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We, students, all truly and wholeheartedly loathe school and studying. And I bet we're going to loathe our jobs too when we grow up. But can we honestly say this is the only path possible? To prove that it isn't, let me present Jan and Michael from Railslove.

They were students on University in Cologne, facing the soon-to-be problem of being employed. Instead of accepting their fate they came up with their own company, which happens to now making them happy, fulfilled and it's a great place to work. But the beginnings weren't such a happy story.

When asked about their first project, they weren't really eager to answer. But let's face it, the first go at anything is never successful. If it is, you are not aiming high enough. Don't be that scared of failing, learn from your mistakes and never repeat them.

So once you've got rid of your fears of failing, it's time to go out and meet people. You can't start a company on your own. It just won't work. You need customers and employees.

There are two paths to take when doing this: either spending a bit of time on local business meetings, or lots of money on expensive advertising.

There are barcamps, there are conferences and lots of other meetings. Everything's possible; you just have to want it enough. The more people you know, the faster your network grows, and obviously, the more clients you can find.

Sooner or later the company's core members will be found, people that really "click". Watch out for those, who don't have the same goals or ambitions as you do. A great team can't be made of people who don't match. This part is crucial, with the right people you will eventually figure out how to run your business. The best of companies can be ruined by a bad team.

When starting the business, there's something you should never forget. Look at the name of Jan and Michael's company: RailsLOVE. Yes, love. If you don't love your company or what it does, don't even bother. There will be moments of doubt, dealing with mistakes and the likes. Without something that will push you, it will be very hard to go on.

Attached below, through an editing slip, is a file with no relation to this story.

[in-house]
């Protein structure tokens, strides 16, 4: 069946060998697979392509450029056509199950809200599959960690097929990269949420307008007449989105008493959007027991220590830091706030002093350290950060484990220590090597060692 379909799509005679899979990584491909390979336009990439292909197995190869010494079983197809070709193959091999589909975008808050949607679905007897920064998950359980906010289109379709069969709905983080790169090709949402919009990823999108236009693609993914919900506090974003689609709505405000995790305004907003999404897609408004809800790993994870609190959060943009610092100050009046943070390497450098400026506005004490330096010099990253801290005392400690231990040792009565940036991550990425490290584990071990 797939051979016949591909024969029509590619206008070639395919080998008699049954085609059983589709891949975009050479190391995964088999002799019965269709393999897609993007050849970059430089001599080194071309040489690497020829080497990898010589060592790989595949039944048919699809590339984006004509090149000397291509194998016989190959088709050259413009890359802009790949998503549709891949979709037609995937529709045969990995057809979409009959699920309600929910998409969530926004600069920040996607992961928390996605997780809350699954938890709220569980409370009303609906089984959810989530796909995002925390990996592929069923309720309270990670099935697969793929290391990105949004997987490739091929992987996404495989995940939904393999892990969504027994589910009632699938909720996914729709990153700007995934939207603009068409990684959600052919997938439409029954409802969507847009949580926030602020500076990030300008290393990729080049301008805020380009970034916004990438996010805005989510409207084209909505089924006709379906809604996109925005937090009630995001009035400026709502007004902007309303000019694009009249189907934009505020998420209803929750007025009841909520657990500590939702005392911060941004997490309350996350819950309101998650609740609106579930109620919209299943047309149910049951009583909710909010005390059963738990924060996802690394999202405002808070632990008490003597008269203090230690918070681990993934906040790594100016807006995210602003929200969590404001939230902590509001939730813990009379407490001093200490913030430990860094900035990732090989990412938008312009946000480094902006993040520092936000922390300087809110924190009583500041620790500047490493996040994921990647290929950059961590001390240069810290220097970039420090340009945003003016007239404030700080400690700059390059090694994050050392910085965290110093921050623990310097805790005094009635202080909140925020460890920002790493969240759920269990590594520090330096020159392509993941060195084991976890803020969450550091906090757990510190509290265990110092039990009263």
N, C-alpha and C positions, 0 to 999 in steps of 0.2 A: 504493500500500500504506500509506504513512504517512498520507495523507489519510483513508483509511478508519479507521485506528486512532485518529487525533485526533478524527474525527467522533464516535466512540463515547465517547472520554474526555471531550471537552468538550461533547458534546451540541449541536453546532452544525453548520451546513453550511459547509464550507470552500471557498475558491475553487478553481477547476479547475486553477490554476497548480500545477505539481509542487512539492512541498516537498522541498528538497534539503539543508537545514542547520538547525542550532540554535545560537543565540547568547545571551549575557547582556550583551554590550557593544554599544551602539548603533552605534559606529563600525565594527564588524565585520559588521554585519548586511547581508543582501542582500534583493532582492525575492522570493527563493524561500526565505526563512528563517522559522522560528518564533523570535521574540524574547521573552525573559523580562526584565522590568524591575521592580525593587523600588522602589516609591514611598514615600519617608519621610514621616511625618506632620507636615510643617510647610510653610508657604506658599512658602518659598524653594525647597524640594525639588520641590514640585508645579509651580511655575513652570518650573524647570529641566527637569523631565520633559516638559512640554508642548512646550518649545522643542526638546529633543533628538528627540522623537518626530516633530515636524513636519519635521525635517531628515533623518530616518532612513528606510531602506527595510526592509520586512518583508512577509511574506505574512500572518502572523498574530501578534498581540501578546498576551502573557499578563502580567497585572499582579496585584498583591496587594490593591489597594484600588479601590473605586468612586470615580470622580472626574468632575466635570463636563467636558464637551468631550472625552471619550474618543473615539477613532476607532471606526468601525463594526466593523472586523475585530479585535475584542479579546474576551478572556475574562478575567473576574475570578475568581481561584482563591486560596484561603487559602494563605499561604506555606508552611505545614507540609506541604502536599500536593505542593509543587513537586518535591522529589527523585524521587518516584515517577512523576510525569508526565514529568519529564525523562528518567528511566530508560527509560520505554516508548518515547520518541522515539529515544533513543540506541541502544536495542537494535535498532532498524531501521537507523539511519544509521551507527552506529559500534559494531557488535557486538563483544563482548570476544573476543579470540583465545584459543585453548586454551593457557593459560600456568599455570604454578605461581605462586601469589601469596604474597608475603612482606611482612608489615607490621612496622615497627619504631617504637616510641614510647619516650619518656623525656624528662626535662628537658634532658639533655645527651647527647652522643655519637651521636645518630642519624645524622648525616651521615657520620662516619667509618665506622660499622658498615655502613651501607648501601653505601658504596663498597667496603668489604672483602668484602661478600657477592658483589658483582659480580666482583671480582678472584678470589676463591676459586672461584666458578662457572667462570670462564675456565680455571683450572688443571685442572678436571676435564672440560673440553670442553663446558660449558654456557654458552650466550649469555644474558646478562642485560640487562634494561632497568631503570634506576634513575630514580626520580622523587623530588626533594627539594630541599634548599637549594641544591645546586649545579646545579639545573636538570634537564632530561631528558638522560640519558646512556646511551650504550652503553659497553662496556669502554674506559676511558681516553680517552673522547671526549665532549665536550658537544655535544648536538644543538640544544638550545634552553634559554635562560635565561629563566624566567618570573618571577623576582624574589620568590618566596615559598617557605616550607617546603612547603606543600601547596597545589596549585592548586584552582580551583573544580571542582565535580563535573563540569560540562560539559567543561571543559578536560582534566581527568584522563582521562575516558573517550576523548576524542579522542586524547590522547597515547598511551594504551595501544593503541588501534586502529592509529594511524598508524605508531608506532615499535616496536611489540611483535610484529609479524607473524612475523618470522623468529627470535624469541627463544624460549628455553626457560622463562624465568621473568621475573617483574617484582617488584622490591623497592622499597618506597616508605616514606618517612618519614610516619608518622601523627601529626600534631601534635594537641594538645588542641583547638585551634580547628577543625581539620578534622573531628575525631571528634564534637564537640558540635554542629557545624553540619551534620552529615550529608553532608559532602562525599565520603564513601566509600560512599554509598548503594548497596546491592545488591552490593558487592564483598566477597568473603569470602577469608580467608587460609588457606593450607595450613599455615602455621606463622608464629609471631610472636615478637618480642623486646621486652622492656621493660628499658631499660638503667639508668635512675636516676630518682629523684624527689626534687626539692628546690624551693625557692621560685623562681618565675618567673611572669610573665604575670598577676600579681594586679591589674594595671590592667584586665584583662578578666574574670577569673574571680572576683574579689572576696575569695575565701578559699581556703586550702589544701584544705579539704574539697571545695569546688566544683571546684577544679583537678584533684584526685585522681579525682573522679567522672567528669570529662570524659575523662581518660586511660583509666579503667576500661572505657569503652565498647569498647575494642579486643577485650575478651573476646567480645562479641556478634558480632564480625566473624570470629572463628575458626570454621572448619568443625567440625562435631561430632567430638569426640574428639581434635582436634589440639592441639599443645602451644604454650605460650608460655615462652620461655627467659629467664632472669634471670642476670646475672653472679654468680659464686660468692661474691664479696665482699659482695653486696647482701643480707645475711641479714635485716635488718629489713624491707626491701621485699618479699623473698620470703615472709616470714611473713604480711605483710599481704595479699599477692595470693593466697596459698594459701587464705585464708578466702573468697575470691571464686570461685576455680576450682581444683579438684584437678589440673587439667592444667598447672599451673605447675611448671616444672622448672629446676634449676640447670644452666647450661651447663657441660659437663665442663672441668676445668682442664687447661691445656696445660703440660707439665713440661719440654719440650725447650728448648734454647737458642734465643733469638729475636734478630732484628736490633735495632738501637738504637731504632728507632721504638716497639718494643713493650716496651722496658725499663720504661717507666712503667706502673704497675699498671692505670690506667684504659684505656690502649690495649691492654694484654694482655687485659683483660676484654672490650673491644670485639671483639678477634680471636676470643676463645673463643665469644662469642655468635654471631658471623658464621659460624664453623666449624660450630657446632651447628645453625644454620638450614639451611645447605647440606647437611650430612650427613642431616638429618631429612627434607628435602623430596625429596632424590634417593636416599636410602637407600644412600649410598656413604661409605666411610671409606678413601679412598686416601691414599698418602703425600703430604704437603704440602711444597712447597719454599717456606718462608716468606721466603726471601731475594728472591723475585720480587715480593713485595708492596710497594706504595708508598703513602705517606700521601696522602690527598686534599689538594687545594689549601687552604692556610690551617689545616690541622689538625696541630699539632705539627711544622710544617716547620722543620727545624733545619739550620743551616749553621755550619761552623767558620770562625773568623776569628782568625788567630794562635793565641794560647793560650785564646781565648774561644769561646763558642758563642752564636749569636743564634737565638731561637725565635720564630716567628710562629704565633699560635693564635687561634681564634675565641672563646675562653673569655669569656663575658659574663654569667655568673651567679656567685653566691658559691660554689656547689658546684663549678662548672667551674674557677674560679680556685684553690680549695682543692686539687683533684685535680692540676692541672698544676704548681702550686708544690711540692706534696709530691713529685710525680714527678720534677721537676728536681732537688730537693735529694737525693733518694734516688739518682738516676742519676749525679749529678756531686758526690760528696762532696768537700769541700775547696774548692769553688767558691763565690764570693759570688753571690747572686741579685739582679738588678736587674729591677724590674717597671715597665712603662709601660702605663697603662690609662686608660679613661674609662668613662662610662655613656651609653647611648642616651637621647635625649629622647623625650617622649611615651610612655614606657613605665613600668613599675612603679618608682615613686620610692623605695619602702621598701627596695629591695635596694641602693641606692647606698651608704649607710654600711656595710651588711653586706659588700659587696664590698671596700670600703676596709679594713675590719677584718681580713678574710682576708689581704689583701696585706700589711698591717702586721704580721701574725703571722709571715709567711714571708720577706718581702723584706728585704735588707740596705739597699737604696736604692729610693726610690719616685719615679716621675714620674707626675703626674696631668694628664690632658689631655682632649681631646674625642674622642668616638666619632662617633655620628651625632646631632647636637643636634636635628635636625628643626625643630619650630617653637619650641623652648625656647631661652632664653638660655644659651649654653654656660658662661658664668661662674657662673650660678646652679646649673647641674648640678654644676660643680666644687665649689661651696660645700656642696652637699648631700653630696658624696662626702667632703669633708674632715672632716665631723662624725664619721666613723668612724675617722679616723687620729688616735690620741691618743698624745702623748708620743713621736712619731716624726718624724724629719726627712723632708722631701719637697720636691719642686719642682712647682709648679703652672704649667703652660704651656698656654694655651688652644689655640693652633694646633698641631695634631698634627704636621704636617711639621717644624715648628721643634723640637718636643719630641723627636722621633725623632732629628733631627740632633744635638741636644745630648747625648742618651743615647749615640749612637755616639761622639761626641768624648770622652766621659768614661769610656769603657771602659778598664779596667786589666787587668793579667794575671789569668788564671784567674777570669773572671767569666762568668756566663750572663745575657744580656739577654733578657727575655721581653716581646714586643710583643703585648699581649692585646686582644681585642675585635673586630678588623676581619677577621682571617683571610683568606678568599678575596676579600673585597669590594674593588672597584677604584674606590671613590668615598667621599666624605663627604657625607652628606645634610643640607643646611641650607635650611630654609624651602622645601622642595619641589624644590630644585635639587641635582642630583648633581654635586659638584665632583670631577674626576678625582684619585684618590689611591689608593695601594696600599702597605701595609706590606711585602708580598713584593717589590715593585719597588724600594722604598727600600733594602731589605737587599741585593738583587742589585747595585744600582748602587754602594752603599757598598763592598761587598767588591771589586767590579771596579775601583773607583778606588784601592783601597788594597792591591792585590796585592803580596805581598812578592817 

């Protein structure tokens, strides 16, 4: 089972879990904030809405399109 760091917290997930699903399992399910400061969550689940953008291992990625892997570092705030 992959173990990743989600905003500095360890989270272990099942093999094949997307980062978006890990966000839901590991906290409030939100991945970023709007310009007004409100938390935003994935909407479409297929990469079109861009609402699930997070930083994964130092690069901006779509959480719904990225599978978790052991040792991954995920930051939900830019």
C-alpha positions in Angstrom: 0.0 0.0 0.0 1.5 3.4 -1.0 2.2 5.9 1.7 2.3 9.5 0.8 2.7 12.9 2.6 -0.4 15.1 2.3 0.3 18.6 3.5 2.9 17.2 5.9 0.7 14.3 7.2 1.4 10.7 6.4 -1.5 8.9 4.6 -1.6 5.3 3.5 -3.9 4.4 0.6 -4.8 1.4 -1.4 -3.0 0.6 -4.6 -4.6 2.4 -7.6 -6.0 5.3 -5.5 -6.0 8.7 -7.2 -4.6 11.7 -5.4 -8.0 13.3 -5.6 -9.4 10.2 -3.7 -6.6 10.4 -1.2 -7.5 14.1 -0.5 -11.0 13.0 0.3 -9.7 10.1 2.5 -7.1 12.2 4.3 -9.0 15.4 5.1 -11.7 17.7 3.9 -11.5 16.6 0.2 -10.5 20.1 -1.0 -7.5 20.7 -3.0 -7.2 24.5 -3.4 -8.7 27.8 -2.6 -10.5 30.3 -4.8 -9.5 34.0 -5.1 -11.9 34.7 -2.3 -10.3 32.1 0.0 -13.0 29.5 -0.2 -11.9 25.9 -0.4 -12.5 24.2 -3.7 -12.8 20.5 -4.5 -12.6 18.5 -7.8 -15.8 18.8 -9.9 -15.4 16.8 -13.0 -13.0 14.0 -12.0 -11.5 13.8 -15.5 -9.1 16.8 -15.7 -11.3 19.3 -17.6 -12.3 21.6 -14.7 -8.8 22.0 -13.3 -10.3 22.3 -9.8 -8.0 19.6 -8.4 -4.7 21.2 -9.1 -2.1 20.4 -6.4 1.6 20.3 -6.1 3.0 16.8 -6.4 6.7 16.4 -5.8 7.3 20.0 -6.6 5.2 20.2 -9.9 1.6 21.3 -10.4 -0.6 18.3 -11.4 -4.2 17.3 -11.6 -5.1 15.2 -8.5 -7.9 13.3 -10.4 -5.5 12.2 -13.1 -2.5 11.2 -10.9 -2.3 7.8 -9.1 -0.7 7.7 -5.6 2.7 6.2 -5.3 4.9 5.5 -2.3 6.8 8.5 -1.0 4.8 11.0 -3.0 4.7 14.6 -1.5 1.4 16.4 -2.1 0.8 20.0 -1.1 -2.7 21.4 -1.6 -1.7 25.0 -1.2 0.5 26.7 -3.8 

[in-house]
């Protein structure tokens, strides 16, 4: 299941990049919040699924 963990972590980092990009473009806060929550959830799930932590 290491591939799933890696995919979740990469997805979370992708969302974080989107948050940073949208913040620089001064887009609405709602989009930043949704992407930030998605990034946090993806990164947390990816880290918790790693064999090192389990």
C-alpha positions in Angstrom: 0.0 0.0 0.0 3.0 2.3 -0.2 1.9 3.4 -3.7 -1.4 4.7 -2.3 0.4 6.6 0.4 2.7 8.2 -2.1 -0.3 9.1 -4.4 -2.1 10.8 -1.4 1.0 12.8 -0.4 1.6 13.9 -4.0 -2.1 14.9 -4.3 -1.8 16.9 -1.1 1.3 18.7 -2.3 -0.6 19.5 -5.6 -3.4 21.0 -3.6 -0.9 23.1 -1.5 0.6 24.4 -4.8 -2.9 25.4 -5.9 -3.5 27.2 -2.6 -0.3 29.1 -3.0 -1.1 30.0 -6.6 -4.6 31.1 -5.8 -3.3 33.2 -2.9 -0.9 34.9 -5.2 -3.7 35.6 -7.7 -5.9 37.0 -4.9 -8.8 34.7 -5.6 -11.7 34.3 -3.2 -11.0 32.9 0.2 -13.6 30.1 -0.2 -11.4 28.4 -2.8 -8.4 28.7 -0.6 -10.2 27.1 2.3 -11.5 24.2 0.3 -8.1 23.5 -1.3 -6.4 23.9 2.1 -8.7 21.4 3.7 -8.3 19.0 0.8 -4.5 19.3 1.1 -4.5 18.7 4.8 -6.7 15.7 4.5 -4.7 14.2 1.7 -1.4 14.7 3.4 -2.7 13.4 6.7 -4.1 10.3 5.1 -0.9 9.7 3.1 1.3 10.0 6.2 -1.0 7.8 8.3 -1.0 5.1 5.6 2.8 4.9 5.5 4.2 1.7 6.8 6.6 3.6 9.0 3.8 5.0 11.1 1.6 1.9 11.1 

But when things go awry, you don't only have to bite the bullet, but also work on the issues that have led to these problems. Call your client and tell him about the whole problem, if you don't , a downward spiral is awaiting you. Overrun deadlines have a nasty habit of multiplying. Mutually satisfying compromise will put you back on the track. Avoiding confessing to a mistake probably won't.

There's yet more about cooperation with customers. Understanding is also crucial. It is not rare for a company to see things differently from their client. If you want to avoid this remember to first deliver the visualization of whatever you're doing, so people, who know nothing about your profession, will have the same point of view that you do. Professionals ranging from architects to tailors do it (would you understand bare steel construction or know the difference between a double cross stitch and a double pleated bell stitch?). Railslove also does it. They show you what the website is going to look like and only then start working on inside scripts. You should follow their example.

What about customers who are so hard to work with? Unless you're trying to make a living, you shouldn't even bother. Try to remember that their success is your success. If your clients make it, you will too. A happy customer leads to a better reputation which will get you more customers, who will do the same thing, and once you have this spiral going it probably won't stop.

For you, internet-savvy youngsters

You yourself will know how to use this advice in the best possible way. There are, however, some additional thoughts from Railslove on the internet business, which might interest you, if you are planning your future in this industry.

As mentioned above, connections are very, very important. Not only when it comes to running a company. Knowing owners or employees of several different companies is going to help you if you'll happen to be looking for a job. Only an unhappy coincidence will allow you not to find anything.

But the thing that matters most is skill. Not having a degree in CS might make it a bit harder to get a job, but if you show your employer how good you are (if you really are good, of course), they will want you anyway, with a degree or without. Remember that skill doesnt come without hard work and learning.

And last, but not least, you have to do what you like doing. Find something you love, stick to it, desire it and get very good at it. Open your mind and head for a success in life.

Railslove is a team of passionate hackers and thinkers creating juicy stuff for the web. With over 10 years experience in developing web applications, they have the knowledge to make your ideas fly.
Jan Kus and Michael Bumann are co-founders of Railslove (together with Tim Schneider but we couldn't reach him for interview). They have been in Railslove since the very beginning. And of course, they love Ruby on Rails.